Article Contents

  • 1. What is wrist flexion?
  • 2. What is wrist extension?
  • 3. What is elbow extension?
  • 4. The release
  • 5. What happens if you have stronger biceps than triceps?
  • 6. Wrist supports
  • 7. Training at home
    • 7.1. Wrist flexion training at home
    • 7.2. Wrist extension training at home
    • 7.3. Combined wrist training
    • 7.4. Triceps training at home
  • 8. Concluding remarks

Over the past five years, I have focused attention on understanding how specific muscles and joint movements contribute to energy production and the efficient transfer of this energy from bowler to ball. Through this focused research, the functions of an elite release are much clearer to me now than ever before. In this article, I will discuss the function of specific muscles and how they are used to achieve an elite release.

An elite release requires utilization of specific muscles in the forearm and arm. Understanding which muscles will help coaches and bowlers focus on training techniques that develop and improve the release. Since the release is dynamic in nature, world-class players utilize wrist flexors, wrist extensors and the triceps brachii from the top of the swing throughout the release and to the follow through.

From my experience, many bowlers have difficulty developing their release due to weaker muscles in the forearm and triceps. By developing these muscles, one can improve their release while ensuring injury prevention. Over time and with some hard work, you can improve your release by targeting the wrist flexors, wrist extensors, and triceps brachii muscles. The article concludes with links to videos of exercises which can be done at home to build these muscles.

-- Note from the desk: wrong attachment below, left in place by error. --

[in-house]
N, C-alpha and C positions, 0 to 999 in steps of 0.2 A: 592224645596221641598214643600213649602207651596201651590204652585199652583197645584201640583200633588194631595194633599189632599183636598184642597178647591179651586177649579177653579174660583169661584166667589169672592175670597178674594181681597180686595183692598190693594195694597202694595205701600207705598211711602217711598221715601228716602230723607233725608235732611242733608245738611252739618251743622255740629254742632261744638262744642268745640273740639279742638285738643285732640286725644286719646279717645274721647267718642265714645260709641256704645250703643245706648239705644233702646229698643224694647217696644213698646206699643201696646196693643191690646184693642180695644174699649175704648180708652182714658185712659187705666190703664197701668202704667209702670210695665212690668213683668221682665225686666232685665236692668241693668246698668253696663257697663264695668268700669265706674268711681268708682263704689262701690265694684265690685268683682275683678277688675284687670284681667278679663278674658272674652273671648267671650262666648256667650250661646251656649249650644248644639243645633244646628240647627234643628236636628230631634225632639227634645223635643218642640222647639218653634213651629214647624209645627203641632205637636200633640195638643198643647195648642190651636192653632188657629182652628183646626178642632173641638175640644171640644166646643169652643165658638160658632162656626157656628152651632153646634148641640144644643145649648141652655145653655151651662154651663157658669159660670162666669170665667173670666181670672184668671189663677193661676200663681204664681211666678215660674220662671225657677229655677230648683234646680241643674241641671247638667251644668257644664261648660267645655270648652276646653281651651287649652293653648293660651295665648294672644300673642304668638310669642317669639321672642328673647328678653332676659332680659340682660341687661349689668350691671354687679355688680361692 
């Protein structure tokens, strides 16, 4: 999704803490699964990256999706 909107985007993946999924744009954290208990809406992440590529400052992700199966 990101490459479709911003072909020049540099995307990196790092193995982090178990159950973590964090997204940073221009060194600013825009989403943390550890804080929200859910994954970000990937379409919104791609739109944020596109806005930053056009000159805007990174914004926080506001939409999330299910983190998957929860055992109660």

What is wrist flexion?

Flexion, by definition, is bending in a manner which results in a reduction of the angle of a joint. Wrist flexion is achieved by moving the palm of the hand toward the forearm which decreases the angle of the wrist joint. Historically, the bowling community has used the colloquial term “cupping” to define this specific wrist movement. From my perspective, we in the bowling community who support bowling as a sport should strive to understand anatomy, physiology, and biomechanics and utilize its terminology correctly. As we increase in coaching professionalism, it is vital we use terminology consistent with sport science definitions of biomechanical movements and body parts.

Wrist flexion involves two major muscles in the forearm: the (1) flexor carpi radialis and the (2) flexor carpi ulnaris. These two muscles are highlighted in blue. According to ...

Joe Slowinski

About Joe Slowinski

Joe Slowinski, a USBC Gold Coach, is the Director of Bowling at Lincoln Memorial University, where he serves as program administrator and Head USBC Collegiate men’s and NCAA women’s coach. The Portland, Maine native has served as the Administrative and Men's Head Coach at Webber International University and served for four years as a Master Teaching Professional at the Kegel Training Center. Slowinski is also the former Director of Coaching and Coach Certification for the National Sports Council of Malaysia. He has coached international teams at the World Championships, Pan American Games, South American Games, and European Championships. He was the 2018 NTCA DII/III Coach of the Year and the 2010 NCBCA Men’s College Coach of the Year.